My mentor: Tak Lo
It’s almost a year since I joined Techstars. I went to Croatia in Summer for my best friend’s bachelor party. Many friends and college colleagues who I haven’t seen for a while gathered and so we had a lot of things to talk about — who was working where, how were they doing, how’s professional life treating them and the transition after college, what’s the best part of their job etc.
The question that I had no problems answering was — what was my key takeaway from working abroad, in Techstars, so far. What was the thing I appreciated the most, the thing that made a difference day in and day out. The answer is without any doubt — having a good mentor.
During the last year, my role within Techstars changed, along with the duties and responsibilities, but luckily the mentor stayed the same. From his perspective, he had the opportunity to see me transform, to push me forward and point out the things that I need to work on, but from my perspective I had a chance to be constantly guided, objectively and timely, to ask questions and seek help.
These are the reasons why having a good mentor is a really important thing:
Your mentor believes in you. Your mentor took you onboard when you asked, saw something valuable in you and said “ok, I’ll give this kid a chance”. Through your good and bad days, he stands beside you, understands and believes in you.
2. Carrer management
Sometimes people that come straight out of college are generalists and, even though they got the job, they are not necessarily perfect for that job. Maybe they have slightly different interests, maybe their skills and knowledge can be used better in a different role within the company, within the sector.
Mentor is there to observe, to see what you do and how you do it, to talk to your colleagues and get feedback, to talk to you and guide you — suggest different paths in order to utilise your skills to the fullest.
He is also there to contemplate your career steps with you — with his experience, he can surely help and advise you.
3. Constant iterations and improvements
Obviously, your mentor is a person you will be working with on most days. He is more senior, knows the industry and has extensive experience. Throughout the weeks, he will observe you and on a weekly basis you’ll have feedback sessions — what was good and what could’ve been better. Real, hands on cases, in detail.
Going home after those feedback sessions and thinking about it makes you learn a lot and prepare you for the similar challenges when they occur next time. Through it, you improve constantly and at a fast pace.
My mentor and the person without whom I definitely wouldn’t be where I am today is Tak Lo. A true operator and professional, a real leader with a clear list of values he stands by, simple but brutally efficient, the most dedicated, focused, mission driven person I know, ex-consultant and ex-military dude. A genuinely nice guy who is ready to help anyone and always #givefirst — just ask the Techstars Hacksociates throughout generations.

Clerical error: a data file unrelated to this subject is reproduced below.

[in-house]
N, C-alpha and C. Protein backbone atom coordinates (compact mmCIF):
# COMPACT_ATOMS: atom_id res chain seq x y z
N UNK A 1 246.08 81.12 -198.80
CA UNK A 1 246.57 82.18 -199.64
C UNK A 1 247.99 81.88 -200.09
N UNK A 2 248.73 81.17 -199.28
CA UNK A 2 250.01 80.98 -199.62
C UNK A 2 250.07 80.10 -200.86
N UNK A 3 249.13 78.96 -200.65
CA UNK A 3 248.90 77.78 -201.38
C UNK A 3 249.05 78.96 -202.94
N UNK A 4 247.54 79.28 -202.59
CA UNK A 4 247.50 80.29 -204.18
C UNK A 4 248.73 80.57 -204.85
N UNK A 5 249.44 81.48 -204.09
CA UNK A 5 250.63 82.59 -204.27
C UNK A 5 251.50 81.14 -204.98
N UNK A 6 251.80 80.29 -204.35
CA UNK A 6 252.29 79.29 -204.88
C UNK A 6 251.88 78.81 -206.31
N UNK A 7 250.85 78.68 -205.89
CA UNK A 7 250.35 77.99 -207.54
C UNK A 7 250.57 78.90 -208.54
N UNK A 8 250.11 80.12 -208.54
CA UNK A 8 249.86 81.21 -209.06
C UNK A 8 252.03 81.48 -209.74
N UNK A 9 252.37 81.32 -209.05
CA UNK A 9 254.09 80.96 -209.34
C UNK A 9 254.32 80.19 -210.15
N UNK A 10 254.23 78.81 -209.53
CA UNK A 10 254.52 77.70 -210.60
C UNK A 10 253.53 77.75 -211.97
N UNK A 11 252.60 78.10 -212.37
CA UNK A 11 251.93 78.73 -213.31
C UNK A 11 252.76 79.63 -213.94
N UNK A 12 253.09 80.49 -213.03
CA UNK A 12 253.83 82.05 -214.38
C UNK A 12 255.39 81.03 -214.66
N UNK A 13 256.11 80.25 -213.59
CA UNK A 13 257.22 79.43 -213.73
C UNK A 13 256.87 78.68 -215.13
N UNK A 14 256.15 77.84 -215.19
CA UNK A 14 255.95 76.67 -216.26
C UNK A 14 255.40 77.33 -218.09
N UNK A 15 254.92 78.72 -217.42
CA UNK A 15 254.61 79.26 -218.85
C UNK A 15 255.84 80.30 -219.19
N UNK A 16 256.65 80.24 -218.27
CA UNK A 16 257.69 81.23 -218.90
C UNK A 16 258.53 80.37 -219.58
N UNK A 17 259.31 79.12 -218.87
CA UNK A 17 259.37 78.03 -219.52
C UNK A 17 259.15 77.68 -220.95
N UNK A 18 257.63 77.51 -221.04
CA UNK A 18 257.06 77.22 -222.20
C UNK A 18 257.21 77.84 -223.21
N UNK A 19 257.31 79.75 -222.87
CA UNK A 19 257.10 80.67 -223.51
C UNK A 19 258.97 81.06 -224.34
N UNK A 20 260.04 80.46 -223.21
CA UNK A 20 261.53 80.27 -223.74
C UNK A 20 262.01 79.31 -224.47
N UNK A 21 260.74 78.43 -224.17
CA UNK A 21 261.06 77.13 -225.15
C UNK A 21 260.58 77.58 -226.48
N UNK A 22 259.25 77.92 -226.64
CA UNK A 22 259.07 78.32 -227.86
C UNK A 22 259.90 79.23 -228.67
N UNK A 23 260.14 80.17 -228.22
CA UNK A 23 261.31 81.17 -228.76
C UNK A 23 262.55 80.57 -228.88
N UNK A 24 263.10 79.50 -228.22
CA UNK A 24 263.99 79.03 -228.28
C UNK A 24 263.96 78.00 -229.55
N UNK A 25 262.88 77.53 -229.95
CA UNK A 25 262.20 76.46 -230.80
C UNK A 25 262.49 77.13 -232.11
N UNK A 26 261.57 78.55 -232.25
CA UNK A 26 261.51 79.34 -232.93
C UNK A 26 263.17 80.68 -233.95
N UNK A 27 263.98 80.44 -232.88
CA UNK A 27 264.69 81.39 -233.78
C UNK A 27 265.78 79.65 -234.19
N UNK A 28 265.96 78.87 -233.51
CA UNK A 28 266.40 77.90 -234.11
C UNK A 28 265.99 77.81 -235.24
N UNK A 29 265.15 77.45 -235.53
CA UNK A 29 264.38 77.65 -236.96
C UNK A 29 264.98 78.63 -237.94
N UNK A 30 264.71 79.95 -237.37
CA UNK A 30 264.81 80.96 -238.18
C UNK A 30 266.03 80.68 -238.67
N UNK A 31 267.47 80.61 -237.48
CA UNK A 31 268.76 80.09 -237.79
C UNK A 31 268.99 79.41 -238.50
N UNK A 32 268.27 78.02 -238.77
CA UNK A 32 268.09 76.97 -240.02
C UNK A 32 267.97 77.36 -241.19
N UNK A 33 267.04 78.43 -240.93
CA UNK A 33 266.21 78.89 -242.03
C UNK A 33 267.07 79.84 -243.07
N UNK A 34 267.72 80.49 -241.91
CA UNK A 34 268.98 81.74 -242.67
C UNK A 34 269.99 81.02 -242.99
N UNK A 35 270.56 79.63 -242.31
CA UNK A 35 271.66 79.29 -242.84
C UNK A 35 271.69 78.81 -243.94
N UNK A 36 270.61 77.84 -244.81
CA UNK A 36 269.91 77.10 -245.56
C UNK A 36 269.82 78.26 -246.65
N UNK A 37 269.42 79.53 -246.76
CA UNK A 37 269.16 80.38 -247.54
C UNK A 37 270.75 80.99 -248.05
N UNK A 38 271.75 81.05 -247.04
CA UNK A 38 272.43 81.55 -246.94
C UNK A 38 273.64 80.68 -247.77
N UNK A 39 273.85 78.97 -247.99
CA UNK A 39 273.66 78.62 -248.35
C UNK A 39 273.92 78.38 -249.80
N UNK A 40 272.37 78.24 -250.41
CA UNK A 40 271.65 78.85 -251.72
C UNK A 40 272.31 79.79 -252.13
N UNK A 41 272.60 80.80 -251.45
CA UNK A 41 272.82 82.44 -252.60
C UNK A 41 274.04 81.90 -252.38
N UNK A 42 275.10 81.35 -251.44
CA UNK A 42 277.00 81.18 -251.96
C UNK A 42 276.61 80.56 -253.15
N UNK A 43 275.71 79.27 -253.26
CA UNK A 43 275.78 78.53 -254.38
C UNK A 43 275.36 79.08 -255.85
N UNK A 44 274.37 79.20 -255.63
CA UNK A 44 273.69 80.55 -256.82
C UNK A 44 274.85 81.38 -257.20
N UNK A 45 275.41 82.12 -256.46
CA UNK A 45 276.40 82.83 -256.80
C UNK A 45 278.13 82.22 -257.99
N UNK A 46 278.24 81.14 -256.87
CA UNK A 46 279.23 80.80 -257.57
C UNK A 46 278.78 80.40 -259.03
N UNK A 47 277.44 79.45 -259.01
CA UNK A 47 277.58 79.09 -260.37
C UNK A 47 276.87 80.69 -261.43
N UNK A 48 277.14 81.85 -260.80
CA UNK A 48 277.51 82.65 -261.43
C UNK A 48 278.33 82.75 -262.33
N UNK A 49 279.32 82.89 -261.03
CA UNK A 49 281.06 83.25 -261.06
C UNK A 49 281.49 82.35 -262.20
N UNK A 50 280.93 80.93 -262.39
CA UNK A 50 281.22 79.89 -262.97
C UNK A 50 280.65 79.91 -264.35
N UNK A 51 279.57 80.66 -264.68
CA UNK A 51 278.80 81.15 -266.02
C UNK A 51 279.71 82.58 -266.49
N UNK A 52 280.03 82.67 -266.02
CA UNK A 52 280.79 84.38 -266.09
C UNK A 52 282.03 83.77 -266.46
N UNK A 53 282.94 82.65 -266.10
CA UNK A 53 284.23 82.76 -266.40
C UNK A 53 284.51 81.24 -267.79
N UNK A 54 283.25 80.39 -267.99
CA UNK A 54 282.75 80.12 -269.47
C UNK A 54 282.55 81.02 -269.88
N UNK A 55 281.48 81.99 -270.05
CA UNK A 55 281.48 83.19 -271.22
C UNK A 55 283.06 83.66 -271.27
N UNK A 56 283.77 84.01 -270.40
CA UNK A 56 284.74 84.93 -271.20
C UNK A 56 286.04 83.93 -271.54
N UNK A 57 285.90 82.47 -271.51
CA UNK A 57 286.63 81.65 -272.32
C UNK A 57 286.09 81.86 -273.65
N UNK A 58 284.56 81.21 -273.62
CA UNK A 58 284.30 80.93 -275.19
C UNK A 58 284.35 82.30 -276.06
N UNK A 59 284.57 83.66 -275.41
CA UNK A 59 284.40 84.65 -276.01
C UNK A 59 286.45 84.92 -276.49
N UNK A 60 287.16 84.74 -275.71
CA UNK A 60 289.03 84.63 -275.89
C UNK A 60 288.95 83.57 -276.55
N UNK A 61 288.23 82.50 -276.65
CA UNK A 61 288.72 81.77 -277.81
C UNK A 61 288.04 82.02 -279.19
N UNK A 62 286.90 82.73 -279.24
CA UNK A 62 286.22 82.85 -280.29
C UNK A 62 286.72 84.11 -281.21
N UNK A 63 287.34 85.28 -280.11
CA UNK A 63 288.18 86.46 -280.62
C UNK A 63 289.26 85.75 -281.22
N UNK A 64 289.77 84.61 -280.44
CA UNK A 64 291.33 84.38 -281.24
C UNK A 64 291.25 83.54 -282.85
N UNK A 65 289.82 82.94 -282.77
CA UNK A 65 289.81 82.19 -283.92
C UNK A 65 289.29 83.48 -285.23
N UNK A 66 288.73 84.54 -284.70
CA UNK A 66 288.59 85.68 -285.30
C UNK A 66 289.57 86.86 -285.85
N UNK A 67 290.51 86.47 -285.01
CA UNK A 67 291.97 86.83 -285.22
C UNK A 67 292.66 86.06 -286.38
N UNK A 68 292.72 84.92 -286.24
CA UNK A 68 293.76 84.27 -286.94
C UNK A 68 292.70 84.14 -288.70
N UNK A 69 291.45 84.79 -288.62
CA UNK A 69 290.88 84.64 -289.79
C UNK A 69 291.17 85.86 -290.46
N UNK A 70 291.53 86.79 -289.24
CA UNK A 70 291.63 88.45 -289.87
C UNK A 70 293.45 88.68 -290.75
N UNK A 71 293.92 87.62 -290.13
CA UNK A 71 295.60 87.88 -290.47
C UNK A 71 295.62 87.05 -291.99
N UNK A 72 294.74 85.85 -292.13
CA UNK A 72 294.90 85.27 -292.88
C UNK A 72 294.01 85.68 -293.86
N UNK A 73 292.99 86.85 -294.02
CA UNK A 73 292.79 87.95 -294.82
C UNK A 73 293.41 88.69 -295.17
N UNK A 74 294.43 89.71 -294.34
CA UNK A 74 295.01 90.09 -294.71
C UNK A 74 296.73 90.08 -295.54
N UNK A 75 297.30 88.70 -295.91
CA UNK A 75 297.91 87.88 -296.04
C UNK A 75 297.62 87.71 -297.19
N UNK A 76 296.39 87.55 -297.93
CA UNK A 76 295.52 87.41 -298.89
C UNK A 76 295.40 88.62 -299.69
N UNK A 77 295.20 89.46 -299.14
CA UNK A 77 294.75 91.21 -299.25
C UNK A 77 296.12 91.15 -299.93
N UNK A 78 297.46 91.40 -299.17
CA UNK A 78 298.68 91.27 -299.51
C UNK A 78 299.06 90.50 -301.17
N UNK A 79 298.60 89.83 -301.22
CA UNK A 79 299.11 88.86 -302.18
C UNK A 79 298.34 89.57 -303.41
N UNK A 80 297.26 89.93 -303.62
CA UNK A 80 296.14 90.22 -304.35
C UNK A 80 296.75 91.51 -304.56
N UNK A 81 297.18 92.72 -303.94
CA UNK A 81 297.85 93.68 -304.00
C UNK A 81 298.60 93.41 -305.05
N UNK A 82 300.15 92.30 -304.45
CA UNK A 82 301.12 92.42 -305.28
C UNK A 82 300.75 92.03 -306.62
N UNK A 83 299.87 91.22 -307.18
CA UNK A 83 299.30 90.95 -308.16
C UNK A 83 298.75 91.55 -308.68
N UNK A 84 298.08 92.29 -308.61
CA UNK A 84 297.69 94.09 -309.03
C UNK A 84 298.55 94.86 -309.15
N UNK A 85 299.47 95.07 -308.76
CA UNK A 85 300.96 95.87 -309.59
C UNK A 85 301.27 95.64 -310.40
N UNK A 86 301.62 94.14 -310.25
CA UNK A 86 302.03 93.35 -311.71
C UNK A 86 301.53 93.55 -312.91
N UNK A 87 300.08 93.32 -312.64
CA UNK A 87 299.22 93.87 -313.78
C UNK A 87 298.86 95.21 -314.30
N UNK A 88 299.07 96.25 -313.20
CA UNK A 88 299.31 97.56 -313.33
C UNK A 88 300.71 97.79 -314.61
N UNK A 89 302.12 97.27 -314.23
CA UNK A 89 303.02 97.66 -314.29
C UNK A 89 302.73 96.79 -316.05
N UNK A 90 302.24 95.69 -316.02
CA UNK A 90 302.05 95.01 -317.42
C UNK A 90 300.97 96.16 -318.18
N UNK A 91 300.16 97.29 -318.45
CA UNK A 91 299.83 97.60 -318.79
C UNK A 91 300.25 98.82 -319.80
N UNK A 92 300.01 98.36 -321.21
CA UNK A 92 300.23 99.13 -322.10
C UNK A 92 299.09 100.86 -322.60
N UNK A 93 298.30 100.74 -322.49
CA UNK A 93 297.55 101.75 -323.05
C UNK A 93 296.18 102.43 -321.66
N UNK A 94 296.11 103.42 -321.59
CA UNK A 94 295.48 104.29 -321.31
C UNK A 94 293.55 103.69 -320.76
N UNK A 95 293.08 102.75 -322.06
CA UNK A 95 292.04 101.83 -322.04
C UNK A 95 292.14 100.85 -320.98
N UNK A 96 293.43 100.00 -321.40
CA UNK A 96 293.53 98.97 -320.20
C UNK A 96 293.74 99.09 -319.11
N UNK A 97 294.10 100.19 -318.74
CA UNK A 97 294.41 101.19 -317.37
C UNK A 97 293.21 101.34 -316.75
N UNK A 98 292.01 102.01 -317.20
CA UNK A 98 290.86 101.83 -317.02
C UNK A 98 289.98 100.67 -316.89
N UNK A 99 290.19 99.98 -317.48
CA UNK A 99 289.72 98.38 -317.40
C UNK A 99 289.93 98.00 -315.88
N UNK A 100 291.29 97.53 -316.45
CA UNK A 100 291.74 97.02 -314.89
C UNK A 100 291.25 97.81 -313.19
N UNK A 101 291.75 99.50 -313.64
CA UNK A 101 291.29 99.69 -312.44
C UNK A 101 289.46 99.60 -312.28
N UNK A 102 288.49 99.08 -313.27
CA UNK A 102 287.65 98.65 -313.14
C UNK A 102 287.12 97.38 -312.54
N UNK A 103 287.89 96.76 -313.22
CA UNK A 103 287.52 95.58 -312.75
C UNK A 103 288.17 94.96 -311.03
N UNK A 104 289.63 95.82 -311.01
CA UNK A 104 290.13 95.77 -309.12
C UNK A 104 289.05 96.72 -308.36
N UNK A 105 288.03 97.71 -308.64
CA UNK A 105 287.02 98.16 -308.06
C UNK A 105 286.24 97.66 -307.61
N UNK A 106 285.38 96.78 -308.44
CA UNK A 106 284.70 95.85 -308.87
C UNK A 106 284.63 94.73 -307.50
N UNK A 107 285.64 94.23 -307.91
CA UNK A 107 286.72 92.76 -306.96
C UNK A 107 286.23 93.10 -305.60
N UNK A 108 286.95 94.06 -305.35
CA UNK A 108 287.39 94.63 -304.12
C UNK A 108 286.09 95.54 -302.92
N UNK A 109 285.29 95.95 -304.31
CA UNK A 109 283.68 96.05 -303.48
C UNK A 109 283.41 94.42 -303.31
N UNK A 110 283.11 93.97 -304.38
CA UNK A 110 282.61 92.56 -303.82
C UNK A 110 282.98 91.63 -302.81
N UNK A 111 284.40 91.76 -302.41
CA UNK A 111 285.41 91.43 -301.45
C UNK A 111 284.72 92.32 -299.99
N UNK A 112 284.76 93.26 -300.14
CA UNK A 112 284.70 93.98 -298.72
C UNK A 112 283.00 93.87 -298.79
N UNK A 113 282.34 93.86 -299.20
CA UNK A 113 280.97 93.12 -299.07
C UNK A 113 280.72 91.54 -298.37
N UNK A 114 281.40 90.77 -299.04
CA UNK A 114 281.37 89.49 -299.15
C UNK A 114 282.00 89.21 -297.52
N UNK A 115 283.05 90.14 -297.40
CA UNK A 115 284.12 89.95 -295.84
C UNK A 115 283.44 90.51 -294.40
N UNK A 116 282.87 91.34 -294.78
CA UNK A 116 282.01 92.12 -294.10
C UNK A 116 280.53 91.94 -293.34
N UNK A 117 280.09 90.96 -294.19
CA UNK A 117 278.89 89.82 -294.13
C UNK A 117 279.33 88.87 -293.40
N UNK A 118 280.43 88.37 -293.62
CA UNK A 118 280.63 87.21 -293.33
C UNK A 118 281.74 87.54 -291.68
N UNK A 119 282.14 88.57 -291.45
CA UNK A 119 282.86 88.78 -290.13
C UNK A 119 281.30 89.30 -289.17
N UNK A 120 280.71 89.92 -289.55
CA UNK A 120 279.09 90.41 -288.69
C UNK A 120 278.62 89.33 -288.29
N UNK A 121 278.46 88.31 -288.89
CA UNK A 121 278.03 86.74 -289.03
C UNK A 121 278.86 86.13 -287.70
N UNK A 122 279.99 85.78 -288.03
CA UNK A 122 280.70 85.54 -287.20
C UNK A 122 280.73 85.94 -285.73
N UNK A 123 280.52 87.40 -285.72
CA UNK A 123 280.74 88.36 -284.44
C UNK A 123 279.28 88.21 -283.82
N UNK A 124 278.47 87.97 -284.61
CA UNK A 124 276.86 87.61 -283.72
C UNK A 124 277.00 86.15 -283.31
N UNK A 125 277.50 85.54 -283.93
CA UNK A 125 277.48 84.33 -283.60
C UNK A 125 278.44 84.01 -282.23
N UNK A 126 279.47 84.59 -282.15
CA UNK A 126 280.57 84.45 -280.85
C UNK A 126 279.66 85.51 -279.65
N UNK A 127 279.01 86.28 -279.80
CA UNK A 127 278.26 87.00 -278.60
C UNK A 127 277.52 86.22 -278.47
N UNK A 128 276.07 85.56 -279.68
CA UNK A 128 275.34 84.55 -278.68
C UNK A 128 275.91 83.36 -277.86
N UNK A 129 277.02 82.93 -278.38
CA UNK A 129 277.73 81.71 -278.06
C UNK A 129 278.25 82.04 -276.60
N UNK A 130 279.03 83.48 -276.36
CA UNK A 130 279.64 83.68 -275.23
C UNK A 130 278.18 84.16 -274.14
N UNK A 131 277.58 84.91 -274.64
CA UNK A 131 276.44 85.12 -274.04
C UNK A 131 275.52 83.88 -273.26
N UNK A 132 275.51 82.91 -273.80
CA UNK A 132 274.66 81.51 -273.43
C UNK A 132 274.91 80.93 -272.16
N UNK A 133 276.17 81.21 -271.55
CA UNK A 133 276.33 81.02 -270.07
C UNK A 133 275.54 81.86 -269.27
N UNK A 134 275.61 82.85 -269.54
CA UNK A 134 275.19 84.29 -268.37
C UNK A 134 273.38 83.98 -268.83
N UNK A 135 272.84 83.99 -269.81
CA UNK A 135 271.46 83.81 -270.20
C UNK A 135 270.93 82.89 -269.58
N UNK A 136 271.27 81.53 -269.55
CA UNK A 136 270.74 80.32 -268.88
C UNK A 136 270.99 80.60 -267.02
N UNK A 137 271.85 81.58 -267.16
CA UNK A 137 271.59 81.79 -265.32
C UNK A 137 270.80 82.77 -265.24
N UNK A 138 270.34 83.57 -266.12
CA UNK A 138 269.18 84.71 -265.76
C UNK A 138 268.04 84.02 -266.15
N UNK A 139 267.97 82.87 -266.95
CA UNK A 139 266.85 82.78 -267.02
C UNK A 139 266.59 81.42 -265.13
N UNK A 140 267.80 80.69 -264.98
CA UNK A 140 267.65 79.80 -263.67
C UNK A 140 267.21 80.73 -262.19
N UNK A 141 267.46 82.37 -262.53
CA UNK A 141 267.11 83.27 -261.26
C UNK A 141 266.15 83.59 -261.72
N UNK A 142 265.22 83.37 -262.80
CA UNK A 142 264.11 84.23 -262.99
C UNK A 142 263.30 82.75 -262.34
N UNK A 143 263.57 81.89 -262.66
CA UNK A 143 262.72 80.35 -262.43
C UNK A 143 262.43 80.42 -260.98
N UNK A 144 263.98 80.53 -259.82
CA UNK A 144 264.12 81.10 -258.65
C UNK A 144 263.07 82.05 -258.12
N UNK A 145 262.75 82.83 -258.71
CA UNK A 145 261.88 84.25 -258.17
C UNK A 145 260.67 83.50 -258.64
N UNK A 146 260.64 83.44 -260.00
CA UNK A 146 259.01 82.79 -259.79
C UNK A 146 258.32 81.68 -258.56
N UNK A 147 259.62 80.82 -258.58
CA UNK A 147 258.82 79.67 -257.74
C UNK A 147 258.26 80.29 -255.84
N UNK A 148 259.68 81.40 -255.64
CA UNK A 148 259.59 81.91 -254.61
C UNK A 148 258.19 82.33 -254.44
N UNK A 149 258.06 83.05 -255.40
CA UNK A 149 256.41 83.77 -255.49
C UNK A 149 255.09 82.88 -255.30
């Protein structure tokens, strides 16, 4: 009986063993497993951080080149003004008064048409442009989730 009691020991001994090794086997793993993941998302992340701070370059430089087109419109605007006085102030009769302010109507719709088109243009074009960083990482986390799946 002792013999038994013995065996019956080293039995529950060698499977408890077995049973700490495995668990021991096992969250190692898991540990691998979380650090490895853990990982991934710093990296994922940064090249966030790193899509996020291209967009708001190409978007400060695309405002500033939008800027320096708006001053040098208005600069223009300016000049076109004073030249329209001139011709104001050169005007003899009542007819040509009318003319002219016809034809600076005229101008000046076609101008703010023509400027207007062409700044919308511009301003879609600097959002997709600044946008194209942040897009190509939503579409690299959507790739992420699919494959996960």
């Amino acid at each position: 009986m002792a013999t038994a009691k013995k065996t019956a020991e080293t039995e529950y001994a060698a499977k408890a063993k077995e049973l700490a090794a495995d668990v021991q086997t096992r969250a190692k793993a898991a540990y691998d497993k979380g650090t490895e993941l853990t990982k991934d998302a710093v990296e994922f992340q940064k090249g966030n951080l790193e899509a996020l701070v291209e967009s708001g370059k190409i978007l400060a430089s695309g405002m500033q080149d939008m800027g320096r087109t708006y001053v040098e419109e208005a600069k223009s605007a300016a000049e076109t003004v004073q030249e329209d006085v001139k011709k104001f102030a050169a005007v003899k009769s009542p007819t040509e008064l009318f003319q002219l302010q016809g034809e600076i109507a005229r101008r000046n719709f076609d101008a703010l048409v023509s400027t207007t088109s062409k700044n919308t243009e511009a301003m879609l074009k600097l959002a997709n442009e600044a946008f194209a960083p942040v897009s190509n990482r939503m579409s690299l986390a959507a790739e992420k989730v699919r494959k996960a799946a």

Through the last year, the things Tak taught me and forced me to think about are numerous — from digging deep into my strengths and weaknesses, understanding and dealing with them, to the decision making frameworks and thought processes, priority ranking, how to handle stress and difficult situations to pure leadership skills, how to manage people, how to observe and act accordingly. Obviously, I will be working on a lot of these, but without having someone to push me in that direction, all those things would be left for me to self-discover — it would take time and would be completely inefficient.
Tomorrow, my mentor is leaving London. After spending the last three years there and establishing Techstars London as a top European accelerator alongside Jon Bradford, he is returning to Hong Kong. To say that he will be missed in London is an understatement as sentences like “everybody loves Tak” and “who doesn’t know Tak?” show how much people among the London and EU startup ecosystem respect him and the impact he made.
Tak, I will really miss you — short espresso shots in the morning, direct, no bullshit conversation style, good taste in wine, your honest curiosity and open-mindedness combined with a “jebem patak” Croatian curse words. I can only be grateful and happy for the given opportunity — it has been a pleasure to share two cohorts with you, Sir!
Eventually, I’ll come visit you in Hong Kong or you’ll take your family for a trip to Croatia where papa Vladimir will join us as well — we’ll make something happen either way!